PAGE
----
Artificial intelligence flourishing in Leiden, Delft and Rotterdam
Leiden University, Delft University of Technology and Erasmus University Rotterdam are important players in the world of self-learning machines that can work together with people. Moreover, the three have close ties in the field of AI and hope to further strengthen this collaboration in the future. An overview of artificial intelligence in Zuid-Holland.
This article was previously published in LDE Magazine, a magazine about collaboration between the universities in Leiden, Delft and Rotterdam.
From image recognition in MRI scans to information searches in law firms, artificial intelligence is everywhere. The same is true for universities, which are conducting research across the entire spectrum of this acclaimed yet sometimes maligned field. At Leiden University, much but by no means all of this takes place at the Leiden Institute of Advanced Computer Science (LIACS). AI is everywhere, from archaeology to biology and from linguistics to healthcare.
Privacy by design
The Faculty of Law, for example, has Bart Custers, who is Professor of Law and Data Science and head of eLaw, the Center for Law and Digital Technologies. One of the centre’s focal areas is to ensure that people don’t get crushed by the cogs of technology. ‘We don’t want to end up in a Kafkaesque society,’ Custers says. He tries to ensure that technicians, ethicists and legal experts work together. ‘Then you can achieve privacy by design: building in all kinds of safeguards beforehand so you don’t encounter problems afterwards.’
Today’s ‘hot’ intelligent systems are no longer merely programmed to perform searches or fast calculations; they are self-learning on the basis of big data. Self-learning systems are making quick advances in the medical world. An AI system can examine a million X-ray images to learn to identify tumours, in theory with a greater degree of accuracy than a radiologist can. The same applies to other forms of imaging technology, such as MRI and CT scans. Leiden is at the forefront of this technology.
Professor in Leiden and Delft
Boudewijn Lelieveldt is Professor of Biomedical Imaging and head of the Division for Image Processing (LKEB) at LUMC, where they are developing intelligent systems that can recognise hidden patterns in huge amounts of imaging data. However, Lelieveldt stresses: ‘No matter how intelligent systems may be, the doctor must always be the one to make the decisions.’
Lelieveldt is a professor in Delft as well as Leiden, at the Faculty of Electrical Engineering, Mathematics and Computer Science (EEMCS), where Catholijn Jonker also works. Like Lelieveldt she holds a post at both universities.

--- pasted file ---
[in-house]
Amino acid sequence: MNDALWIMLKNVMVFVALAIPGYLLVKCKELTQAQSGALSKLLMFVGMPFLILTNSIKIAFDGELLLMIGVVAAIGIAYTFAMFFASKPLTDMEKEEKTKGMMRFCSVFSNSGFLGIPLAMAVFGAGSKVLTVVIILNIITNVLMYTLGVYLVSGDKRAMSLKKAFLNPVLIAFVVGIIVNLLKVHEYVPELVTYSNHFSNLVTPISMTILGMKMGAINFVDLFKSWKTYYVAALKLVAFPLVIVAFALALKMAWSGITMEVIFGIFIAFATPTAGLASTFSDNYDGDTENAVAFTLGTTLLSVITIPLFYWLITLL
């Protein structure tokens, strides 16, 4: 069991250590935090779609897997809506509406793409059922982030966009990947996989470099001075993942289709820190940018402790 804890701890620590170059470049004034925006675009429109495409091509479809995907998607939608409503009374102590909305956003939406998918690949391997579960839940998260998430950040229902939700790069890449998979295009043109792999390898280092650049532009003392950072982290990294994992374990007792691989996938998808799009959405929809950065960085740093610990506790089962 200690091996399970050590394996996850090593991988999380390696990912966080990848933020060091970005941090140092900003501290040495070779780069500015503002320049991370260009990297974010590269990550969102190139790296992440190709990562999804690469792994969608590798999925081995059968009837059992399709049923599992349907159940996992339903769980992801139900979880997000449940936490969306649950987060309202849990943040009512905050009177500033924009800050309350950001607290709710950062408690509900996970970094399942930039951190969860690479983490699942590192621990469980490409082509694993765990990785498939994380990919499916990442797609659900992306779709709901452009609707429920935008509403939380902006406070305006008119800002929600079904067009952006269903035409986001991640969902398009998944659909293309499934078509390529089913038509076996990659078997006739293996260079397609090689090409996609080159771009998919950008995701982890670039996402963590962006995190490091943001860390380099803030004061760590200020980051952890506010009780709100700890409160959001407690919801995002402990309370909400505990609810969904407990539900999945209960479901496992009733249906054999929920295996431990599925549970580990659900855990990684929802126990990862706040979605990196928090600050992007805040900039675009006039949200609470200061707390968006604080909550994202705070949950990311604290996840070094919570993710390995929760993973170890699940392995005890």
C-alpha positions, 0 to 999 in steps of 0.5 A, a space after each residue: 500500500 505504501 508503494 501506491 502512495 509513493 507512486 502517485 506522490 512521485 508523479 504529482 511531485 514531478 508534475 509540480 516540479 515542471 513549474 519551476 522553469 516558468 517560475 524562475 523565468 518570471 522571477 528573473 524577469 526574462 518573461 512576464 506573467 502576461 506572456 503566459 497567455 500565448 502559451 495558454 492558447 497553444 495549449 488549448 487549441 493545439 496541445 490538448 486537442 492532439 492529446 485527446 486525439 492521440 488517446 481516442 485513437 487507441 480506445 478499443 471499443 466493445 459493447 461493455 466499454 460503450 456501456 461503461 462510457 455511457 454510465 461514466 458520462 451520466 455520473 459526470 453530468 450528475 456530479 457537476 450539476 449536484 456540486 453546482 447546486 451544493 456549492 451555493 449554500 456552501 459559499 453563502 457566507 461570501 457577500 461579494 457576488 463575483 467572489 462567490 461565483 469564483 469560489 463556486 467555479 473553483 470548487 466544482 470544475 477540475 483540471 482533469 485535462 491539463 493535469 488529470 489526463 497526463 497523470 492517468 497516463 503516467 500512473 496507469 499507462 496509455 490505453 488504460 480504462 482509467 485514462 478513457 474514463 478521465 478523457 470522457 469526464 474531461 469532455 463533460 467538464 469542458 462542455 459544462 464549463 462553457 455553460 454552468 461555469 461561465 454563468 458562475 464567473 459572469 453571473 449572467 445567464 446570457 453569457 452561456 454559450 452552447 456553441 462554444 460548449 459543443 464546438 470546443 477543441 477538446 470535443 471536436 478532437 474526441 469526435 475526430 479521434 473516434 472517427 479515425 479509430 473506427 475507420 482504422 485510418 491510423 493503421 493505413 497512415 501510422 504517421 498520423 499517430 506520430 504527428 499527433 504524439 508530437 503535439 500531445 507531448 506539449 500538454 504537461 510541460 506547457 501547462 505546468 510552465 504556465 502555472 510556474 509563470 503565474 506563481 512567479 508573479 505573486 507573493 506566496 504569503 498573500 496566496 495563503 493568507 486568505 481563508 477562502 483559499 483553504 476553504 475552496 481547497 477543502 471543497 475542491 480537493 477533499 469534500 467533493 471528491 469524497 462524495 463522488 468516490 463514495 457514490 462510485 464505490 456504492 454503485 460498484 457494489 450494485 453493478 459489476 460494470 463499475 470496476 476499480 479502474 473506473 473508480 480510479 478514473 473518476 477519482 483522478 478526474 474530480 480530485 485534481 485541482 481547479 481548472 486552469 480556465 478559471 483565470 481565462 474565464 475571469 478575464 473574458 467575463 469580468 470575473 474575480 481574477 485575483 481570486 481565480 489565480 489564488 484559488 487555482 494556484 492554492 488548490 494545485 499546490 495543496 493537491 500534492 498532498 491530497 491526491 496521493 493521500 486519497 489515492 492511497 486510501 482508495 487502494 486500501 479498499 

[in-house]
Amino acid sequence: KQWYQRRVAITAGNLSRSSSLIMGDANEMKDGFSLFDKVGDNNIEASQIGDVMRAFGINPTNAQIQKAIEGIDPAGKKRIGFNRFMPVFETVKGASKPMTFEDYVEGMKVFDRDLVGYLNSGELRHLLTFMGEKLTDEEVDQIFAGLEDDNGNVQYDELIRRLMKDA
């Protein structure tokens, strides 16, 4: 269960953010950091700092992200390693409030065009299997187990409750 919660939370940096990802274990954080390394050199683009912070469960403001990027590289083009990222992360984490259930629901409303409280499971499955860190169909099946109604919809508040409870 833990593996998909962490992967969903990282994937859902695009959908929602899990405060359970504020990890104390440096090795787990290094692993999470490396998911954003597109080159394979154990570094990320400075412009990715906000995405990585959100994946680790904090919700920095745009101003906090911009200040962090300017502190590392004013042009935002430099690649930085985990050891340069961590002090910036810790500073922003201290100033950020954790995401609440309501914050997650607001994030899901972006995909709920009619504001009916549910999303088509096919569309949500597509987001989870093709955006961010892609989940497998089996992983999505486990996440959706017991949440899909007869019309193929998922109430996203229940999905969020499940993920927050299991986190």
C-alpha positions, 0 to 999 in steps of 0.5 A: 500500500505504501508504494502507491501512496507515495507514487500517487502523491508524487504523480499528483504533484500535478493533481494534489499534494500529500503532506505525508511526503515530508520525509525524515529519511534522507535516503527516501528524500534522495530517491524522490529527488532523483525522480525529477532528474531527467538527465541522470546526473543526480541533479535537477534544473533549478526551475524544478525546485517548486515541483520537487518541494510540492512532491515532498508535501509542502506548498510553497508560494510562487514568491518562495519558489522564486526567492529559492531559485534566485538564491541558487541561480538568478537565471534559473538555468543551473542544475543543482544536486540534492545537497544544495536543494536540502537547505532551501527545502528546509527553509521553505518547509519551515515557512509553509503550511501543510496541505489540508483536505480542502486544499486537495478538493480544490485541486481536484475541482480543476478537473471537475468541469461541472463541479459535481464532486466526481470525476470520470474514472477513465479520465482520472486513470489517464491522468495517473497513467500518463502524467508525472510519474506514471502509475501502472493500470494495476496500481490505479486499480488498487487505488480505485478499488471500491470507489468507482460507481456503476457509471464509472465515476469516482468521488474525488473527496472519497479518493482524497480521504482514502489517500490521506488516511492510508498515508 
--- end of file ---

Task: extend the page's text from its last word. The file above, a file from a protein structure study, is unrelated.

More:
Jonker is a proponent of optimal hybrid intelligence, an interactive system in which humans and systems complement each other. ‘You can compare it to a sheepdog that improves the shepherd’s ability to herd sheep.’ Achieving this requires a dialogue between humans and machines, and at the two universities Jonker can collaborate with the colleagues needed to accomplish this.
In addition to EEMCS, scientists at many other parts of Delft University of Technology are working on artificial intelligence or autonomous systems, be it on pure software, such as decision support programs, on embedded programming in robots, cars or drones, or on research into how to design AI-based solutions in an ethically responsible and people-centred way and how to introduce these to our complex society.
Not just zeros and ones
Jonker’s work and that of eLaw researcher Custers shows that AI research is not just about zeros and ones, but is also about interaction with and consequences for people. This is also true for the AI research at Erasmus University Rotterdam. The Erasmus Centre for Data Analytics (ECDA) coordinates and facilitates AI and data-related research at all the University’s faculties. Twelve professors collaborate in interdisciplinary Expert Practices, such as the audit, accounting and control analytics lab, which develops fraud detection algorithms for accountancy.
One of ECDA’s Academic Directors is Antoinette de Bont, Professor of Sociology of Innovations in Healthcare at the Erasmus School of Health Policy & Management. Her work includes looking from a societal perspective at digitisation and the use of big data: ‘How can you ensure data is stored and re-used safely and securely? How do you determine whether an algorithm is reliable? This raises all kinds of legal, ethical and moral questions, particularly if algorithms fall into the hands of commercial companies.’
Technological solutions for sustainable care...
The three universities and the Erasmus MC and LUMC medical centres also collaborate within the Medical Delta, which also includes universities of applied sciences, healthcare organisations, businesses and local authorities in Zuid-Holland. Since the launch of a major academic programme in 2019, over 280 researchers in 13 consortia have been working on technological solutions for sustainable care. One interesting example that uses AI is wireless neuromonitoring of people with migraine or autism. Here ultrasound is used to measure their brain activity over a longer period of time while in their own surroundings, for an optimum diagnosis. The ultimate aim is to develop software that can also correct their brain activity.
...and for large companies
Besides making improvements in healthcare, the wide AI expertise in the three universities in Zuid-Holland may also benefit major players in the region for whom AI is of crucial importance to competing in the world market. For example, the Rotterdam Port Authority, the petrochemicals industry or other multinationals. The perspective from all academic disciplines makes the Zuid-Holland approach to artificial intelligence unique and relevant to society and academia alike.